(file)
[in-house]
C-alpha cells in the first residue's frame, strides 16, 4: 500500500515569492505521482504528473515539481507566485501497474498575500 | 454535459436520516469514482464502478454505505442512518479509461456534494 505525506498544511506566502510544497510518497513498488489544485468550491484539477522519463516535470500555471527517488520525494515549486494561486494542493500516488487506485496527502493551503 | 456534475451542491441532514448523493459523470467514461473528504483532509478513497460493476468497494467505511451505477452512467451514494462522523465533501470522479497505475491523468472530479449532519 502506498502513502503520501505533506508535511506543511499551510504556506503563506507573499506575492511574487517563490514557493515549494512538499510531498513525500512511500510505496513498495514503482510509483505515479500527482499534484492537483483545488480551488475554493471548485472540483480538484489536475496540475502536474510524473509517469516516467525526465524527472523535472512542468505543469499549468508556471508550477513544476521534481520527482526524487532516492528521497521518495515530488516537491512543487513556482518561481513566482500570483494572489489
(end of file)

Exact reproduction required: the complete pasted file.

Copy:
[in-house]
C-alpha cells in the first residue's frame, strides 16, 4: 500500500515569492505521482504528473515539481507566485501497474498575500 | 454535459436520516469514482464502478454505505442512518479509461456534494 505525506498544511506566502510544497510518497513498488489544485468550491484539477522519463516535470500555471527517488520525494515549486494561486494542493500516488487506485496527502493551503 | 456534475451542491441532514448523493459523470467514461473528504483532509478513497460493476468497494467505511451505477452512467451514494462522523465533501470522479497505475491523468472530479449532519 502506498502513502503520501505533506508535511506543511499551510504556506503563506507573499506575492511574487517563490514557493515549494512538499510531498513525500512511500510505496513498495514503482510509483505515479500527482499534484492537483483545488480551488475554493471548485472540483480538484489536475496540475502536474510524473509517469516516467525526465524527472523535472512542468505543469499549468508556471508550477513544476521534481520527482526524487532516492528521497521518495515530488516537491512543487513556482518561481513566482500570483494572489489